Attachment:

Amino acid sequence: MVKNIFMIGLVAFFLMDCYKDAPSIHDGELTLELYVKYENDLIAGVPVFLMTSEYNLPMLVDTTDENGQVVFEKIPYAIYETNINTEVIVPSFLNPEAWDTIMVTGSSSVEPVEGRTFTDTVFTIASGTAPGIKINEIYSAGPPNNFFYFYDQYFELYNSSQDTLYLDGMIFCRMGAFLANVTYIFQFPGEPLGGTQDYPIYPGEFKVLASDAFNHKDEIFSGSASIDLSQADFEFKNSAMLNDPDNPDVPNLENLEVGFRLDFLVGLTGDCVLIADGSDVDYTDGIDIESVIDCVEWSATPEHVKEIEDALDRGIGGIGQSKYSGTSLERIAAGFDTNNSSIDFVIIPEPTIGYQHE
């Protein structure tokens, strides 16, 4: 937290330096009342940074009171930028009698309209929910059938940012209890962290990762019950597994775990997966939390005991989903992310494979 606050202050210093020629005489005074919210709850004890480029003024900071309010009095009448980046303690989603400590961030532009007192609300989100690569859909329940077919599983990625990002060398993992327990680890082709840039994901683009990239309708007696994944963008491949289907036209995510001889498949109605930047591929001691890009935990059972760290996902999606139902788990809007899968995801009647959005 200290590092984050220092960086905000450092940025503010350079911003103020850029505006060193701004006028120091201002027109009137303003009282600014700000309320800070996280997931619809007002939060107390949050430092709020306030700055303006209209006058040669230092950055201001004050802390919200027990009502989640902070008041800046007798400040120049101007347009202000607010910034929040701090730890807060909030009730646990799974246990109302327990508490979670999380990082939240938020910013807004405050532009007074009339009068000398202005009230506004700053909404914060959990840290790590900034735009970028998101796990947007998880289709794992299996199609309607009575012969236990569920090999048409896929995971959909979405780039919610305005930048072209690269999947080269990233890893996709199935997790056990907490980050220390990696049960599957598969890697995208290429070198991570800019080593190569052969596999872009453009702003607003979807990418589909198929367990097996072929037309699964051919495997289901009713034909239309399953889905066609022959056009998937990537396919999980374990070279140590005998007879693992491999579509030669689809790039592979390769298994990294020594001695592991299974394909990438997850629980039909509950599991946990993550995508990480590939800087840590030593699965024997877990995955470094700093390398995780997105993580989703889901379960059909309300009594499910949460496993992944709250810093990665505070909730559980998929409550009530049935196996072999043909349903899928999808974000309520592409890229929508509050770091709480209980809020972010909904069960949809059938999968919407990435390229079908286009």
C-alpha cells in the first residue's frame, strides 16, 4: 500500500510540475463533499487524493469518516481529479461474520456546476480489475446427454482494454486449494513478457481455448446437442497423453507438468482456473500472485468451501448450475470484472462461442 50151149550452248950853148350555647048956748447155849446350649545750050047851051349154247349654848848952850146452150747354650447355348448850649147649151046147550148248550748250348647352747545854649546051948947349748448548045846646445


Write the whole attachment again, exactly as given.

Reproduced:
Amino acid sequence: MVKNIFMIGLVAFFLMDCYKDAPSIHDGELTLELYVKYENDLIAGVPVFLMTSEYNLPMLVDTTDENGQVVFEKIPYAIYETNINTEVIVPSFLNPEAWDTIMVTGSSSVEPVEGRTFTDTVFTIASGTAPGIKINEIYSAGPPNNFFYFYDQYFELYNSSQDTLYLDGMIFCRMGAFLANVTYIFQFPGEPLGGTQDYPIYPGEFKVLASDAFNHKDEIFSGSASIDLSQADFEFKNSAMLNDPDNPDVPNLENLEVGFRLDFLVGLTGDCVLIADGSDVDYTDGIDIESVIDCVEWSATPEHVKEIEDALDRGIGGIGQSKYSGTSLERIAAGFDTNNSSIDFVIIPEPTIGYQHE
């Protein structure tokens, strides 16, 4: 937290330096009342940074009171930028009698309209929910059938940012209890962290990762019950597994775990997966939390005991989903992310494979 606050202050210093020629005489005074919210709850004890480029003024900071309010009095009448980046303690989603400590961030532009007192609300989100690569859909329940077919599983990625990002060398993992327990680890082709840039994901683009990239309708007696994944963008491949289907036209995510001889498949109605930047591929001691890009935990059972760290996902999606139902788990809007899968995801009647959005 200290590092984050220092960086905000450092940025503010350079911003103020850029505006060193701004006028120091201002027109009137303003009282600014700000309320800070996280997931619809007002939060107390949050430092709020306030700055303006209209006058040669230092950055201001004050802390919200027990009502989640902070008041800046007798400040120049101007347009202000607010910034929040701090730890807060909030009730646990799974246990109302327990508490979670999380990082939240938020910013807004405050532009007074009339009068000398202005009230506004700053909404914060959990840290790590900034735009970028998101796990947007998880289709794992299996199609309607009575012969236990569920090999048409896929995971959909979405780039919610305005930048072209690269999947080269990233890893996709199935997790056990907490980050220390990696049960599957598969890697995208290429070198991570800019080593190569052969596999872009453009702003607003979807990418589909198929367990097996072929037309699964051919495997289901009713034909239309399953889905066609022959056009998937990537396919999980374990070279140590005998007879693992491999579509030669689809790039592979390769298994990294020594001695592991299974394909990438997850629980039909509950599991946990993550995508990480590939800087840590030593699965024997877990995955470094700093390398995780997105993580989703889901379960059909309300009594499910949460496993992944709250810093990665505070909730559980998929409550009530049935196996072999043909349903899928999808974000309520592409890229929508509050770091709480209980809020972010909904069960949809059938999968919407990435390229079908286009």
C-alpha cells in the first residue's frame, strides 16, 4: 500500500510540475463533499487524493469518516481529479461474520456546476480489475446427454482494454486449494513478457481455448446437442497423453507438468482456473500472485468451501448450475470484472462461442 50151149550452248950853148350555647048956748447155849446350649545750050047851051349154247349654848848952850146452150747354650447355348448850649147649151046147550148248550748250348647352747545854649546051948947349748448548045846646445